MEXICO:  "Aznar Pays The Bill"


Old-guard, nationalist El Universal editorialized (Internet version, 3/15):  "The victory of the Spanish Socialist Party and its leader, José Luis Rodríguez Zapatero...represents one of the first, important political and economic consequences, not only of the terrorist attack of March 11 in Madrid, but also in general of the unfortunate carrying out of the call to arms of the coalition which invaded Iraq one year ago.  Evidently the desperate attempt of Aznar to convince the electorate that ETA was to blame for the savage attack was of no help....  The lesson to be drawn for all parties in the world can be found in the importance of always maintaining respect for the truth and the intelligence of the voters....  The triumph of the Socialists will have international repercussions.  The necessity of reexamining the decisions which took the U.S. to initiate a war a year ago, which had nothing to do with the struggle against terrorism, which retains its offensive capabilities intact, very possibly may influence the elections in the U.S. next November."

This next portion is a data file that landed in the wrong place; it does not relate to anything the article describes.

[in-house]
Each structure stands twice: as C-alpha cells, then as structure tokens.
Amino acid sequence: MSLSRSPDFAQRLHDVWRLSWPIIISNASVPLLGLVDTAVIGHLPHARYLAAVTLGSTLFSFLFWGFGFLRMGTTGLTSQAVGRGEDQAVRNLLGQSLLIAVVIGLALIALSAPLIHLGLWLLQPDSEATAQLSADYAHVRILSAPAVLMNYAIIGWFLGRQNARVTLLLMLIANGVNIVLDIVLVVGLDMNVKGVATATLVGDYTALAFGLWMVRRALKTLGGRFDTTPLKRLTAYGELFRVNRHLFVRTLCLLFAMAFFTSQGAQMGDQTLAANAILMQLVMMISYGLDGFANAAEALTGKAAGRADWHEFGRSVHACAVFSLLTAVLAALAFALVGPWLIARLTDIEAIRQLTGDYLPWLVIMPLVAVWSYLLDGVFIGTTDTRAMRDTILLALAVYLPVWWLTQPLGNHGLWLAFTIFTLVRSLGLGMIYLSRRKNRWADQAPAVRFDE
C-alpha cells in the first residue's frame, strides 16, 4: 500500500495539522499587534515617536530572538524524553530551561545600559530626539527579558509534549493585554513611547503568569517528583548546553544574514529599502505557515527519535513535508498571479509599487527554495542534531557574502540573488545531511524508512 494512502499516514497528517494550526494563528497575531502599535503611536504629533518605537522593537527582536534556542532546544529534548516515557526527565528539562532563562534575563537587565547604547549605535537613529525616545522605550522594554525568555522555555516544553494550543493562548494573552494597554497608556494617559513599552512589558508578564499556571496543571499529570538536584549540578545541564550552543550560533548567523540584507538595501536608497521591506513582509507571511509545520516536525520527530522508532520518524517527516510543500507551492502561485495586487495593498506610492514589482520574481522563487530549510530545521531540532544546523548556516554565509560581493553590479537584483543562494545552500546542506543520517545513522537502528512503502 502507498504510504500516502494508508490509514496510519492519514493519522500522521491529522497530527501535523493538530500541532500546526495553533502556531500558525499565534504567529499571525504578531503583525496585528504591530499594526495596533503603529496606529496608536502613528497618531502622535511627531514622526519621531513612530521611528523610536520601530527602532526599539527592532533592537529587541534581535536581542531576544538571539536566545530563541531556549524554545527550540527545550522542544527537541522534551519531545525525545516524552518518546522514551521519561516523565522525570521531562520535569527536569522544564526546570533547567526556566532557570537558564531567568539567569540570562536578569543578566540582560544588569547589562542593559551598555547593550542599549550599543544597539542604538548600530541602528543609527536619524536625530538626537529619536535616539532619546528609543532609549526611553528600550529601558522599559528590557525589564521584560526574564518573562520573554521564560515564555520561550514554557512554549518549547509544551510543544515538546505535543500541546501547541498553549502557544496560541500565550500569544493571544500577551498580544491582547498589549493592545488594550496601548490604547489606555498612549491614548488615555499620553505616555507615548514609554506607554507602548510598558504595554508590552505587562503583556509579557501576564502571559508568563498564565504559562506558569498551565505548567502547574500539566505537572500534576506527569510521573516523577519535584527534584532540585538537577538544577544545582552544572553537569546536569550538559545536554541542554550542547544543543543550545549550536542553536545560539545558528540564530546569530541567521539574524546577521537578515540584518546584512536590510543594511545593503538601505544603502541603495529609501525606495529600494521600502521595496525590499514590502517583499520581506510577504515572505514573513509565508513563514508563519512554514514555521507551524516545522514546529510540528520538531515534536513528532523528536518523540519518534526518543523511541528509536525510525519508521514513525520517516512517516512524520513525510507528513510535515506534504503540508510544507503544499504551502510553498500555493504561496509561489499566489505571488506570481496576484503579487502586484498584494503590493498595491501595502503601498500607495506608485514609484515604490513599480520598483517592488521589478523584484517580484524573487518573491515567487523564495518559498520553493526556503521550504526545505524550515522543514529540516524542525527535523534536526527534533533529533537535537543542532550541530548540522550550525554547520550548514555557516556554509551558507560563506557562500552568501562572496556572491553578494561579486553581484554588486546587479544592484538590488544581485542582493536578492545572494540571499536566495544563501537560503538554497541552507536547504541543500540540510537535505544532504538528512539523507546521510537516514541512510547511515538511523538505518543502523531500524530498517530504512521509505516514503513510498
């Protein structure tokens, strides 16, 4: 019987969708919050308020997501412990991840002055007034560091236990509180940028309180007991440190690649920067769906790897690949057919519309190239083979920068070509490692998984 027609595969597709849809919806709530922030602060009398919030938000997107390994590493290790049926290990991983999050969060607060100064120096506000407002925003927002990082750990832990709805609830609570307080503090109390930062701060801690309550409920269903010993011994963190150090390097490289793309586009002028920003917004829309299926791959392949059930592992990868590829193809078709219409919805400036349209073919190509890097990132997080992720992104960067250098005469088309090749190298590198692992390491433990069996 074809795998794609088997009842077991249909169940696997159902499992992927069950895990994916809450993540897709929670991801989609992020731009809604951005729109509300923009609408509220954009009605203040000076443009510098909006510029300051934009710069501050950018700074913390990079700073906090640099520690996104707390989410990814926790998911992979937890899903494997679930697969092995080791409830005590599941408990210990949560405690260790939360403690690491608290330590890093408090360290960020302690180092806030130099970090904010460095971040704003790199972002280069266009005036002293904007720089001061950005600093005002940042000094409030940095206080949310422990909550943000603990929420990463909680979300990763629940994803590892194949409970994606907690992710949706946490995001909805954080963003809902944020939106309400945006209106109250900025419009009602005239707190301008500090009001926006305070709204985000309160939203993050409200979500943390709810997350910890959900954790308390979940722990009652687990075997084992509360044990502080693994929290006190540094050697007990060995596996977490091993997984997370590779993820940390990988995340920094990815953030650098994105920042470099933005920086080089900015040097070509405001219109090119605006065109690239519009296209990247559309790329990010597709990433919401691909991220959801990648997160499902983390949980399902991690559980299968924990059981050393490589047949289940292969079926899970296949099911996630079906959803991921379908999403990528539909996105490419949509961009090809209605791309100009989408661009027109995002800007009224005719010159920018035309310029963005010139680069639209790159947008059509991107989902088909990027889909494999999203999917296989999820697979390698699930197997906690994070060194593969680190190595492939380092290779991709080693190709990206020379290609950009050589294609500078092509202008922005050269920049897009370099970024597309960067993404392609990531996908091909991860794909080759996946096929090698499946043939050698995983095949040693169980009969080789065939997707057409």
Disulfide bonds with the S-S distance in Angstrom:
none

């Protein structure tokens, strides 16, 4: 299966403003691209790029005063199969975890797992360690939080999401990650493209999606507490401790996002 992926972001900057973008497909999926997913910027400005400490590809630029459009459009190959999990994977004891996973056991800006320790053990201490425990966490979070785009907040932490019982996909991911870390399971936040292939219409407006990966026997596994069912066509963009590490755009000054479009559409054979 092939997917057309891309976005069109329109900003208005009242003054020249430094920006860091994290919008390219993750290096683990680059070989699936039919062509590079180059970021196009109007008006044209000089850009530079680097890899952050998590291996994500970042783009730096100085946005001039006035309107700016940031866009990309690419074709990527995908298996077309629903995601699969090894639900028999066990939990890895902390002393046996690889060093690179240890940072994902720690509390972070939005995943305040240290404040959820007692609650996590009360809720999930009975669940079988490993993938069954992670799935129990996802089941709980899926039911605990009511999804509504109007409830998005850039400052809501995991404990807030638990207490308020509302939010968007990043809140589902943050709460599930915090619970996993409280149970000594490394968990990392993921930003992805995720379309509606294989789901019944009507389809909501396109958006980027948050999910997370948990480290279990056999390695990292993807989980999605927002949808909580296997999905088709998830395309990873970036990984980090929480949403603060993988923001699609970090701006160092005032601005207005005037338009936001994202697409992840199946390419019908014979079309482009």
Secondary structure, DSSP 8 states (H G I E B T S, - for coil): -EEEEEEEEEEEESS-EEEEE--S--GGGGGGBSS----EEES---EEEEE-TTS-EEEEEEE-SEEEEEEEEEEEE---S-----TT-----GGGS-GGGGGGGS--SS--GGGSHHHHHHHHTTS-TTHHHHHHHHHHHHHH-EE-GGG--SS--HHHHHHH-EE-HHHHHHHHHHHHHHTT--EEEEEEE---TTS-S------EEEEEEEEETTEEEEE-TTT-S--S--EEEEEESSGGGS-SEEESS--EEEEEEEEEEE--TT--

"The Return"


Left-of-center La Jornada held (Internet version, 3/15):  "The people that comprise the Spanish state rejected yesterday the lying, the criminal bellicosity, the manipulation of human pain for electoral purposes, the authoritarianism and the mediocrity, and mandated with a majority vote the end of the period in power of the Populists....  If the triumph of this group allows a certain hopeful perspective...the punishment to the populists in the polls represents principally and nothing less than a recuperation of the dignity and decency of Spain....  It is very possible that Azanar...knew from the start that that criminal attack in Madrid was a direct consequence of the repudiated participation of Madrid in the armed coalition of George Bush to invade, destroy and occupy Afghanistan and Iraq....  The citizenry voted for peace....  If the results of the Spanish elections of yesterday are projected into the international sphere, it is reasonable to suppose that they will be a cause for anxiety for Blair and Bush....  Spanish society, for its part...seems to have returned  to itself....  It will cry for its dead and care for its wounded, it will find the truth of the murderous attacks of last Thursday and will discover the extent of the manipulation of which it was the object.  Spain demands peace and reclaims decency."